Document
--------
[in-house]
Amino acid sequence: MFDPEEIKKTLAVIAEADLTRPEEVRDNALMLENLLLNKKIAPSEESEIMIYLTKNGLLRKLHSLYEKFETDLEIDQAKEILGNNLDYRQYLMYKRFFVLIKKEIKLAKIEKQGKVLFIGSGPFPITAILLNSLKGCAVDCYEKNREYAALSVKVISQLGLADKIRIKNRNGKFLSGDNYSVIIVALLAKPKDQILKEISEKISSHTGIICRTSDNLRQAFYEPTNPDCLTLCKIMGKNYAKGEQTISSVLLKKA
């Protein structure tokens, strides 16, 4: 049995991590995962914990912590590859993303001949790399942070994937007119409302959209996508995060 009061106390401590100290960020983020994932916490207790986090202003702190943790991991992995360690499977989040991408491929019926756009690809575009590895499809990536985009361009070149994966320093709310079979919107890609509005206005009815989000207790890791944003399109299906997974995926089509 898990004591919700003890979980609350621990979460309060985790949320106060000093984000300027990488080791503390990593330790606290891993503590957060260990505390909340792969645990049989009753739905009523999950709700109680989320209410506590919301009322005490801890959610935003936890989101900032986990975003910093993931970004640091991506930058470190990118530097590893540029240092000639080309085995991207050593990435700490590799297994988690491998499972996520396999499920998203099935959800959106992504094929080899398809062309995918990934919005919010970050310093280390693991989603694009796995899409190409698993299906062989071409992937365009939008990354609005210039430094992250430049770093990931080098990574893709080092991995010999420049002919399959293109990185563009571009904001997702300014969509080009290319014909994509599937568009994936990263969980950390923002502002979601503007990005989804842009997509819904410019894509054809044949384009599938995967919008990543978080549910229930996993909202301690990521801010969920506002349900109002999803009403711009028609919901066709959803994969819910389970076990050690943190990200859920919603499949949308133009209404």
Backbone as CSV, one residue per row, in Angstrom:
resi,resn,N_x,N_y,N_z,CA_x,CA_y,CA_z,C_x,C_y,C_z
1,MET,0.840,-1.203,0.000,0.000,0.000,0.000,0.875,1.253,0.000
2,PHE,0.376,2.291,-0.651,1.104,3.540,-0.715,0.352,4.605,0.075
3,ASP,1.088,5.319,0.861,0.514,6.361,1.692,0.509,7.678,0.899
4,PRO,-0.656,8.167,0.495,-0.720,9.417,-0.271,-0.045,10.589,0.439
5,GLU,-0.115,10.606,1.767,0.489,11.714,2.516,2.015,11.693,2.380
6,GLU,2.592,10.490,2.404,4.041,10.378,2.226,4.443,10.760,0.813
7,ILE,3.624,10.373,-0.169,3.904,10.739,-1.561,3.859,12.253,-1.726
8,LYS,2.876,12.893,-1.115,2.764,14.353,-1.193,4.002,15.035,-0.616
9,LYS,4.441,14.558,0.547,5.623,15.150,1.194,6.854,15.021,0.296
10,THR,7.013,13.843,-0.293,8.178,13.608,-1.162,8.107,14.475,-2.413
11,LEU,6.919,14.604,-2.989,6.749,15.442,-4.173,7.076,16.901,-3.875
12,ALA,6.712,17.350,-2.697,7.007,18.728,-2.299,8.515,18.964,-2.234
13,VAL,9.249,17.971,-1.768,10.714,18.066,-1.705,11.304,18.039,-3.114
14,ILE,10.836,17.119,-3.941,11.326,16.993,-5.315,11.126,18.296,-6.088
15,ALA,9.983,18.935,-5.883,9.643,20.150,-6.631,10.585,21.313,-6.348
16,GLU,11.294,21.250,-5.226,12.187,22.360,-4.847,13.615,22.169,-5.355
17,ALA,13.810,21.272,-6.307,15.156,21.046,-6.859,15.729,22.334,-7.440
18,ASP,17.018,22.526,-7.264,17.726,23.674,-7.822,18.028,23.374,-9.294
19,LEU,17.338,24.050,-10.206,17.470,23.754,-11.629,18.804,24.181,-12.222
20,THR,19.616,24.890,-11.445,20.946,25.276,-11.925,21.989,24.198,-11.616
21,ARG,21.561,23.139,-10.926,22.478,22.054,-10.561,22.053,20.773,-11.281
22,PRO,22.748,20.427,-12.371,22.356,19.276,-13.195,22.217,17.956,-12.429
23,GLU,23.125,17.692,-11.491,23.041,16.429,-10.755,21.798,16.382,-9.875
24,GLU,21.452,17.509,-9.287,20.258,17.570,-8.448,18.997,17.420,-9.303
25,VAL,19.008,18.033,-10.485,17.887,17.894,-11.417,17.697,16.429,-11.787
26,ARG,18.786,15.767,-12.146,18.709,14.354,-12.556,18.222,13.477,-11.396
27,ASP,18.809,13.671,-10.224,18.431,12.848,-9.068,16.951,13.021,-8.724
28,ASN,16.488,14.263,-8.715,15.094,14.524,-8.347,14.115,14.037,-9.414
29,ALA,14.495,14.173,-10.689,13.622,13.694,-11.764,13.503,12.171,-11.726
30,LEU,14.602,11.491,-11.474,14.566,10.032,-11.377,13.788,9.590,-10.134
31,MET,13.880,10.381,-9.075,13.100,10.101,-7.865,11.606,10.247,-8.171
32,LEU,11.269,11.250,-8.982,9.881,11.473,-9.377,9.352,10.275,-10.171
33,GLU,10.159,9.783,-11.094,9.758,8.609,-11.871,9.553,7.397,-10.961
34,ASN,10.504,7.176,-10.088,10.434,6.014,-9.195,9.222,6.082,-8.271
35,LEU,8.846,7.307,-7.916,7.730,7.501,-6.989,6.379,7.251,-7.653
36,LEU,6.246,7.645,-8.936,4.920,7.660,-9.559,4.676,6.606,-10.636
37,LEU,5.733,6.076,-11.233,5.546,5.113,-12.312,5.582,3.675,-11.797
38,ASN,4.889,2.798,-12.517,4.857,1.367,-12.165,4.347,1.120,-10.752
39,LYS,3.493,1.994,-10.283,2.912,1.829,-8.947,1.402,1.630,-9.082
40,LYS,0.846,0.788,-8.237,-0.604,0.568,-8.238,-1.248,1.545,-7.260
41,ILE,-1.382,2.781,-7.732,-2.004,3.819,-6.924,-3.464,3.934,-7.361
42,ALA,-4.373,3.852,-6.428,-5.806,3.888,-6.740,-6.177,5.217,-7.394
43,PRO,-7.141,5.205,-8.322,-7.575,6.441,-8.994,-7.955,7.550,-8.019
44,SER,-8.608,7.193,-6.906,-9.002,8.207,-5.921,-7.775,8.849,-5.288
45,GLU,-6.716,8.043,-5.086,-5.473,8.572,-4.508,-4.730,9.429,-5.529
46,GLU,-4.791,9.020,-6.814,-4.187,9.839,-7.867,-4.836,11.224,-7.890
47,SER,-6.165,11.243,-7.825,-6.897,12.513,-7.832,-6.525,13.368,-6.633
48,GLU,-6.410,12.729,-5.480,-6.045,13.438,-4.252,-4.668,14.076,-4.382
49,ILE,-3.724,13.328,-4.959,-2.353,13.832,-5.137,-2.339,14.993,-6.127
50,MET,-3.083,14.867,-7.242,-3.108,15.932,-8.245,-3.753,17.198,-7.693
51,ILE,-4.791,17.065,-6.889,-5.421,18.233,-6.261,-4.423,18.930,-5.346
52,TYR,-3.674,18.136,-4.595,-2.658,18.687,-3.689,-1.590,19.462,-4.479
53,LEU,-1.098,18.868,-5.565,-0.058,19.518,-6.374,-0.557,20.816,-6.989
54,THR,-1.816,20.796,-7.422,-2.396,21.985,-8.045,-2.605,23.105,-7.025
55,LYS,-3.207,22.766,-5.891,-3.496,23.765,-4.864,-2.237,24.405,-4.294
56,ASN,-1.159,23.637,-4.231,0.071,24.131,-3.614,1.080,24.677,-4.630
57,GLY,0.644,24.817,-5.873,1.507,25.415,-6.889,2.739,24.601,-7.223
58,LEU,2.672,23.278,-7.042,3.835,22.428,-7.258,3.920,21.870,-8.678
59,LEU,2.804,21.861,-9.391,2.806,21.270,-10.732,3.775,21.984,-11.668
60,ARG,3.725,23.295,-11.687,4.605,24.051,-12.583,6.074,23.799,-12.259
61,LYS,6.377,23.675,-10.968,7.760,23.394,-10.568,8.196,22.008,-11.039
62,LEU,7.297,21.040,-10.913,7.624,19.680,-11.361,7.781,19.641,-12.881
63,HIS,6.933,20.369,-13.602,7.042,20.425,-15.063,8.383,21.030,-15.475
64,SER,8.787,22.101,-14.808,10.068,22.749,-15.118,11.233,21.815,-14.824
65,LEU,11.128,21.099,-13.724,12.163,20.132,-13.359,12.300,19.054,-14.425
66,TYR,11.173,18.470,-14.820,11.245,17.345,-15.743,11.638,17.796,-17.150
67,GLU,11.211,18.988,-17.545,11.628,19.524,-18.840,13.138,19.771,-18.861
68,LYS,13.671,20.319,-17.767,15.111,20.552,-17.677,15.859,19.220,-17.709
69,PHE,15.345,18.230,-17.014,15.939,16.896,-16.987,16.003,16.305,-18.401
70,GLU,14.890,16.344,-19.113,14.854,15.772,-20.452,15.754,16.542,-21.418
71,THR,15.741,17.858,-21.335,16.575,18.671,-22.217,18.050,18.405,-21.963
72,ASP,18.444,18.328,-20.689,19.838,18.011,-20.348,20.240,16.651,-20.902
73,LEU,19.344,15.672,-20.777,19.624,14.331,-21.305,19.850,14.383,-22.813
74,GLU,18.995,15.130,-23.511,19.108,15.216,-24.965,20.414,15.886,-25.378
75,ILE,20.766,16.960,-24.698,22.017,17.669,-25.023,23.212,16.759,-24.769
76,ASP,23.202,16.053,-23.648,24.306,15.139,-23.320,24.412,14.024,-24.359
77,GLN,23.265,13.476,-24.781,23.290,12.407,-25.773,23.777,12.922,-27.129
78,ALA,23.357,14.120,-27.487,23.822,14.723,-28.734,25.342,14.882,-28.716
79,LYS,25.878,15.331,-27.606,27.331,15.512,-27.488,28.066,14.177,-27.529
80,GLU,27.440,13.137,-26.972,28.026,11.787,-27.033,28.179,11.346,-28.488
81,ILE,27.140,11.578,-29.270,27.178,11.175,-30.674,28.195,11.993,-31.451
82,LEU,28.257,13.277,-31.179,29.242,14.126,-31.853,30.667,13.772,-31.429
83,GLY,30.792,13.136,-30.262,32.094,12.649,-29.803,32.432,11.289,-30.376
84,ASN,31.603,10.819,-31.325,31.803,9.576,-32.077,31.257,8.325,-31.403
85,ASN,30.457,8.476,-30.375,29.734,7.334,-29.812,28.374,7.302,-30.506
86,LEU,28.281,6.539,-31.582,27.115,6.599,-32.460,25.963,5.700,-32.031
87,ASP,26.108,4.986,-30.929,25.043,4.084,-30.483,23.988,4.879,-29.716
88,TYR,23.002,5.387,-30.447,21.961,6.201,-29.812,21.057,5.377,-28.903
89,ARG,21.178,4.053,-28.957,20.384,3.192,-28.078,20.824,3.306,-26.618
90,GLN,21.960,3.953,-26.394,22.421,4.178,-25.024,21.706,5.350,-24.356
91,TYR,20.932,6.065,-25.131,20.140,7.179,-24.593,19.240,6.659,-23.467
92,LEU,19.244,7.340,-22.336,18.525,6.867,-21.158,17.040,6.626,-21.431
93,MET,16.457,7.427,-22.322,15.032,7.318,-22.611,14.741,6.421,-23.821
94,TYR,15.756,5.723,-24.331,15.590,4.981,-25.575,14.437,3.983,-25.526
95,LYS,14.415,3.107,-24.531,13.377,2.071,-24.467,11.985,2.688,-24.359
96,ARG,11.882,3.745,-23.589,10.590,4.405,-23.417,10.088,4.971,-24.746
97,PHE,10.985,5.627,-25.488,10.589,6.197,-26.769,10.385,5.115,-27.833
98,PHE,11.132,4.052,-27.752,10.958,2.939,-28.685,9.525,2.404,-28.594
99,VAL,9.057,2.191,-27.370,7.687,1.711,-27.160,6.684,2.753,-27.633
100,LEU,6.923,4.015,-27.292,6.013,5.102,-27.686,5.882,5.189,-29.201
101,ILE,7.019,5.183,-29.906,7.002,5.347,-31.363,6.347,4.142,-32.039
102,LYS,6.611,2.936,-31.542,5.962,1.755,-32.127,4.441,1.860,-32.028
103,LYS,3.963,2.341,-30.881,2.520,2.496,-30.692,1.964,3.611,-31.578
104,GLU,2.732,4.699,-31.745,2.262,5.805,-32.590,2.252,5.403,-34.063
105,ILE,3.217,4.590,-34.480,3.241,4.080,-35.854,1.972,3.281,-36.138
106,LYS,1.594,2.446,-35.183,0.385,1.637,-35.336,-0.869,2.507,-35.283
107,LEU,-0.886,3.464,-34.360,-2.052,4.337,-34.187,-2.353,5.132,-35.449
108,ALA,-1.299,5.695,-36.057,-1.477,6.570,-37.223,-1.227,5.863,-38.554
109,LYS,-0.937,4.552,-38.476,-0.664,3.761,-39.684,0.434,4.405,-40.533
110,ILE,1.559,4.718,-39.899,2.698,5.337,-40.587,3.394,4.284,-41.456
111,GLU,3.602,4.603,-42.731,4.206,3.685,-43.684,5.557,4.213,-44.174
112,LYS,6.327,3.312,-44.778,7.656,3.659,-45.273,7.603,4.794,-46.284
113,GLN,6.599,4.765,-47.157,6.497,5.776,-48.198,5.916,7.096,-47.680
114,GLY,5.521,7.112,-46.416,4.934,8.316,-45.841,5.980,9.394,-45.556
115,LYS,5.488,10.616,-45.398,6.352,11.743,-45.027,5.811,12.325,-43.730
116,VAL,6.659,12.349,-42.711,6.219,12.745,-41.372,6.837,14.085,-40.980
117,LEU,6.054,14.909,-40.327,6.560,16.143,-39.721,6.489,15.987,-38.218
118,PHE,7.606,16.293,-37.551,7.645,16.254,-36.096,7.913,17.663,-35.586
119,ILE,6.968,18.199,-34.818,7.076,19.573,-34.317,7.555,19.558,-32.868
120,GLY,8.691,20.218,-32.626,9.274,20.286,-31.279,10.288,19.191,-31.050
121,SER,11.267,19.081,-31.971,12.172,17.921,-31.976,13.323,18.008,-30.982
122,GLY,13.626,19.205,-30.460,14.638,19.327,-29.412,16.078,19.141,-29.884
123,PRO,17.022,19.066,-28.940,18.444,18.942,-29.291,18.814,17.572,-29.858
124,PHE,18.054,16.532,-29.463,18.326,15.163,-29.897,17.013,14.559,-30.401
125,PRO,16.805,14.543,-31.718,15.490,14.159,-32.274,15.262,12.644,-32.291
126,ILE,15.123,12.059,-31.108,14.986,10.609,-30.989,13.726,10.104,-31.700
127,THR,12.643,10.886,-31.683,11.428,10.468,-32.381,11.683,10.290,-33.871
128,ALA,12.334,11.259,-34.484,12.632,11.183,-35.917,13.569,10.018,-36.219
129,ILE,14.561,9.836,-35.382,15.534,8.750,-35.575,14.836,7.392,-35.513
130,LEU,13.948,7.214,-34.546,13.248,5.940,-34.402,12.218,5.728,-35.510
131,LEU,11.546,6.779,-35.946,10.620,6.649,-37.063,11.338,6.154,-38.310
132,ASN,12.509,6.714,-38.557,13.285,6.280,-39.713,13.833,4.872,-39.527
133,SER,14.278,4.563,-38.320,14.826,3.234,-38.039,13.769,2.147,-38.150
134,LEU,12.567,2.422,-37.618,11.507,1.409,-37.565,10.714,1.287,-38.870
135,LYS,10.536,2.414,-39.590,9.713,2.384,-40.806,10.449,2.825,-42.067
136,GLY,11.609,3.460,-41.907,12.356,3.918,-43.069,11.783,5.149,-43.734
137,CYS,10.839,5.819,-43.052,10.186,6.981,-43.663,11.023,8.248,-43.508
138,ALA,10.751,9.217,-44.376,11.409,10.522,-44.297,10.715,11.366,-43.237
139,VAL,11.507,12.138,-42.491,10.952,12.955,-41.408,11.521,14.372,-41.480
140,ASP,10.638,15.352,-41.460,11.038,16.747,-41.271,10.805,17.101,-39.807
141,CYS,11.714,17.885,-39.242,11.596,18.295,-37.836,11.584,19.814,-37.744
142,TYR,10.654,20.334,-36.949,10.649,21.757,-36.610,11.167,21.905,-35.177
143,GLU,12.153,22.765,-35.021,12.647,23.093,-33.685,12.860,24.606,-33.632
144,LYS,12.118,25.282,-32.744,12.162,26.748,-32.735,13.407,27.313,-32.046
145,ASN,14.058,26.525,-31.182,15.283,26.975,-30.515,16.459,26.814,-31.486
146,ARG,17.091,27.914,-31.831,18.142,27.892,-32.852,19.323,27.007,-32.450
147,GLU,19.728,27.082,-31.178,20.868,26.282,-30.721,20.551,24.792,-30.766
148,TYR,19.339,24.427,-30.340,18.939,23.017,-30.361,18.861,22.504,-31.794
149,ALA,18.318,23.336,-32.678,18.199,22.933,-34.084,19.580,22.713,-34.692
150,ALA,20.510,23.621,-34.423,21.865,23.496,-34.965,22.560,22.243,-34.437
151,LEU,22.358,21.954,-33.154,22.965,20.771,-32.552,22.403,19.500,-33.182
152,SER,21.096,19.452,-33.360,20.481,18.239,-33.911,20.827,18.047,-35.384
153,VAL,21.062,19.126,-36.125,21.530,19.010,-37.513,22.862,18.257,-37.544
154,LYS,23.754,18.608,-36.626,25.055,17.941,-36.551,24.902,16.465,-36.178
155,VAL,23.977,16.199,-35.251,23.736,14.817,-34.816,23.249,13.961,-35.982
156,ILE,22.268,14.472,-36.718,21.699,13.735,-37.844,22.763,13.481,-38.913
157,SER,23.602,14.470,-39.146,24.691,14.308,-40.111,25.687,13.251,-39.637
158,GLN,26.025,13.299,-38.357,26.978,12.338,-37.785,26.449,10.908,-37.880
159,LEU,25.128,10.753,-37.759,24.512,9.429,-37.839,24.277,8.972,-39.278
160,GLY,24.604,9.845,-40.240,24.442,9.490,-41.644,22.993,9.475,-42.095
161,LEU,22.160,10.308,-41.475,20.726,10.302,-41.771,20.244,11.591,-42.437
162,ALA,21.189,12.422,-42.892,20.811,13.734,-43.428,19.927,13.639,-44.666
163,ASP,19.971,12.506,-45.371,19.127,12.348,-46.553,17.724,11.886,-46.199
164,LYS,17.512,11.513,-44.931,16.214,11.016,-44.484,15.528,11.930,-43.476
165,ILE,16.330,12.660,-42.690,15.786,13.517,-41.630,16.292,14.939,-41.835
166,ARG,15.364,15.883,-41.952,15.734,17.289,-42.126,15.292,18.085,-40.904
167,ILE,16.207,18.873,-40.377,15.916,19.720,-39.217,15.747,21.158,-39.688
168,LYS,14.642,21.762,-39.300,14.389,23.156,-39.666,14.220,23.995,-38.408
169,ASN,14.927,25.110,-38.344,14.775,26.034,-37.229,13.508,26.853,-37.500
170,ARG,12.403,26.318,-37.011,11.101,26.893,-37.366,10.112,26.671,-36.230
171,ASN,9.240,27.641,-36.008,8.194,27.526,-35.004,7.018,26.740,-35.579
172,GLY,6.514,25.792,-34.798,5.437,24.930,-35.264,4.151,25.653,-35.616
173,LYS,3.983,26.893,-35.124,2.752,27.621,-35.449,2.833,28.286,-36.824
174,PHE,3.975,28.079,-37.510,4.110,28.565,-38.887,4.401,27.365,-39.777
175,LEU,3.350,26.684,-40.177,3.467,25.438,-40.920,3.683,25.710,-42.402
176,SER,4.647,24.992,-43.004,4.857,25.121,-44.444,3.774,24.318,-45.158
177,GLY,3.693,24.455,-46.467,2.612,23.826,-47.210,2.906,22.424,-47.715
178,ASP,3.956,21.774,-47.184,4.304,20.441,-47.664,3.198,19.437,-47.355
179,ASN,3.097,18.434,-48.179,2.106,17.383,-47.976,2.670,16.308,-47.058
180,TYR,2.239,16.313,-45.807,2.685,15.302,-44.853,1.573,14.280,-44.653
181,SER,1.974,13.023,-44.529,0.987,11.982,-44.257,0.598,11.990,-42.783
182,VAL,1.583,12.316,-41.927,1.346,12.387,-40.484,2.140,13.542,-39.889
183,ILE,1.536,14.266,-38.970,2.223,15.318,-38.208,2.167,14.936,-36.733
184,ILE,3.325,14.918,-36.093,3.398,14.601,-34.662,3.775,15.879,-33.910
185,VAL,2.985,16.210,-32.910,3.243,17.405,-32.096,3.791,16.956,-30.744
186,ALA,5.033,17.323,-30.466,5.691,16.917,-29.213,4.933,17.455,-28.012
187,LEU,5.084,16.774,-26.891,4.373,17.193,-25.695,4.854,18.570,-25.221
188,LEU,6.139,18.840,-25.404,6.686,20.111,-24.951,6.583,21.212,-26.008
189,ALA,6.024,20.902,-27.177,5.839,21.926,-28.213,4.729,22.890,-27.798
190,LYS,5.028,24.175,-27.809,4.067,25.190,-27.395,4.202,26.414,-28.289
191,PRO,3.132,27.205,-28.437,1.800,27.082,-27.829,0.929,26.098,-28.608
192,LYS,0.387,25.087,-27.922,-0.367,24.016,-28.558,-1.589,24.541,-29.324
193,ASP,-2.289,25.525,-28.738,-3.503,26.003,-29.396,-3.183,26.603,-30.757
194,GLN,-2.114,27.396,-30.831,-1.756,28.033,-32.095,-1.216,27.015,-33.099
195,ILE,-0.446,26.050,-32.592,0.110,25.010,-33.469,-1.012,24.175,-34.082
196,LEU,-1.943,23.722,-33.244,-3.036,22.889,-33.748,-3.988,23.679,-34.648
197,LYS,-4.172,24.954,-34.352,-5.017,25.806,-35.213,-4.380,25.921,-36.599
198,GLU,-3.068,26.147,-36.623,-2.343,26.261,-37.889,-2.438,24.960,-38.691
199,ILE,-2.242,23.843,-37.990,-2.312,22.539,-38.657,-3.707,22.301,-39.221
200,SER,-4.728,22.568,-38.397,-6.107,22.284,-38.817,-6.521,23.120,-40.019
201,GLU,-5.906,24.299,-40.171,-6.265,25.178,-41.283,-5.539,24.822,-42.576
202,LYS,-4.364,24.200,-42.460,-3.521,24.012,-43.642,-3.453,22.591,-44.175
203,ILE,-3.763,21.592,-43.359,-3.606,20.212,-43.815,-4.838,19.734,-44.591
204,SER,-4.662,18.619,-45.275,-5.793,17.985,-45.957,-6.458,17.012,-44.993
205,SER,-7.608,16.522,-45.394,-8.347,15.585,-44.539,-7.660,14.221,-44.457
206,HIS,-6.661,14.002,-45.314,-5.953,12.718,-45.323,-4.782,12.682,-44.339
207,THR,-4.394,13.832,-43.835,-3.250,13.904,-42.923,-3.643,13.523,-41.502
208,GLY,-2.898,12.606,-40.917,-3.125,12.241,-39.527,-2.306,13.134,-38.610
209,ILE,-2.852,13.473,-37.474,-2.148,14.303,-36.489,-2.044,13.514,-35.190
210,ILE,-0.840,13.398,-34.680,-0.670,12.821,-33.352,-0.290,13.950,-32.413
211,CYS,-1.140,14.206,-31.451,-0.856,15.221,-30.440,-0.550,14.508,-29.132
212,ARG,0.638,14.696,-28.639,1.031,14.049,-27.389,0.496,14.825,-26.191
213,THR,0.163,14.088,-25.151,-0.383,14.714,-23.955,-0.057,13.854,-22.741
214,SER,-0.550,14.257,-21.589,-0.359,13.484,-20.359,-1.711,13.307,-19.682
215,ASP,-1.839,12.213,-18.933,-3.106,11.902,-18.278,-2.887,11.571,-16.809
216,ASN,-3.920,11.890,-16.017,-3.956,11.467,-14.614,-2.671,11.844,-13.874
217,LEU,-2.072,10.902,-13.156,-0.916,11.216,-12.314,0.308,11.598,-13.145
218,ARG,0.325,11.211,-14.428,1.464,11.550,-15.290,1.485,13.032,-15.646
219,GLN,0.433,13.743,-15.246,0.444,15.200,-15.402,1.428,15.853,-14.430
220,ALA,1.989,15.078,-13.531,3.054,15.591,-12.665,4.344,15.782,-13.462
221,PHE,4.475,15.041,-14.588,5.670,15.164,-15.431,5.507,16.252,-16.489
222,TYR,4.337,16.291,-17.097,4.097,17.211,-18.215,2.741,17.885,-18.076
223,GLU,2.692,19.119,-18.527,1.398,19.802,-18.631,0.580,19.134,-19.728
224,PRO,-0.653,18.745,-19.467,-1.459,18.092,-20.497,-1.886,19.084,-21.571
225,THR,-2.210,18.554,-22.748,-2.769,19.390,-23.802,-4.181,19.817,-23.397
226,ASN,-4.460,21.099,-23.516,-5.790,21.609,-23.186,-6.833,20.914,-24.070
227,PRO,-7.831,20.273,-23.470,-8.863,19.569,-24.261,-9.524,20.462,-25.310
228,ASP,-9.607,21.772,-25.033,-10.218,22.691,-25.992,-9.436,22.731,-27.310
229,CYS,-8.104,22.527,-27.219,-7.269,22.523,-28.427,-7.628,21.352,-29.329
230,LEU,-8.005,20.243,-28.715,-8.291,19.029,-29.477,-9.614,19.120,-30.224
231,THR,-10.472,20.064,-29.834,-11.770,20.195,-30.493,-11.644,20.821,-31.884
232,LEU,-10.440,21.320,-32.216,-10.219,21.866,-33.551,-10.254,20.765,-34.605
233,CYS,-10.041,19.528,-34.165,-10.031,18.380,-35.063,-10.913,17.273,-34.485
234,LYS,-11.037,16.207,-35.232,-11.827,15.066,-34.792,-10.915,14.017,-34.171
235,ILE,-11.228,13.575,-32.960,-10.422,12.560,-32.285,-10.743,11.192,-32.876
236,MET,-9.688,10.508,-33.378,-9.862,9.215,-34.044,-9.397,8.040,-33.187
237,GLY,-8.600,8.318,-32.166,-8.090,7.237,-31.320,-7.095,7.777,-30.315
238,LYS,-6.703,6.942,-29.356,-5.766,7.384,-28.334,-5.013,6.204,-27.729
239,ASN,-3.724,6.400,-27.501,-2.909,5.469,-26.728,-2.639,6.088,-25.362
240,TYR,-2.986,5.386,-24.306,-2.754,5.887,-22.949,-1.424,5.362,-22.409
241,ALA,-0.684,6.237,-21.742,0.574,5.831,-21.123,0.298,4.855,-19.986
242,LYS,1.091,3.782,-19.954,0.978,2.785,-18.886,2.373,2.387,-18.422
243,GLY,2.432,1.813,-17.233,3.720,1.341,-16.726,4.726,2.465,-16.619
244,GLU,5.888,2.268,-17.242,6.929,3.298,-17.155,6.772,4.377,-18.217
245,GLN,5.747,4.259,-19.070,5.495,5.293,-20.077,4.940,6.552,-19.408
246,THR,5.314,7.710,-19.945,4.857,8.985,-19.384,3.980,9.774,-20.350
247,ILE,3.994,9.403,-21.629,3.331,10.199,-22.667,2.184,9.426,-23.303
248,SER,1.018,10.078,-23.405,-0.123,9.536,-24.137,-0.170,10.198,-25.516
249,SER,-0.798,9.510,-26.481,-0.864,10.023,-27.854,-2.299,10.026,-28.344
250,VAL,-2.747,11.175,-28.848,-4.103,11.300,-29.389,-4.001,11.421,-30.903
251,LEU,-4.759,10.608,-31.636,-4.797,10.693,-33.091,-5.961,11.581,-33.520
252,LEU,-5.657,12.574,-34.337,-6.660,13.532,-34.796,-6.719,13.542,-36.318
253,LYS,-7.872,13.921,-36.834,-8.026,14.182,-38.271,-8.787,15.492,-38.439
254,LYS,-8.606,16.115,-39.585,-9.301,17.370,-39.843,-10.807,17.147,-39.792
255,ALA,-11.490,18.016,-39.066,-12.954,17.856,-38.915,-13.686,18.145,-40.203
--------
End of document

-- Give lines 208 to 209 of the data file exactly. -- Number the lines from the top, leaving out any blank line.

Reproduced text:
203,ILE,-3.763,21.592,-43.359,-3.606,20.212,-43.815,-4.838,19.734,-44.591
204,SER,-4.662,18.619,-45.275,-5.793,17.985,-45.957,-6.458,17.012,-44.993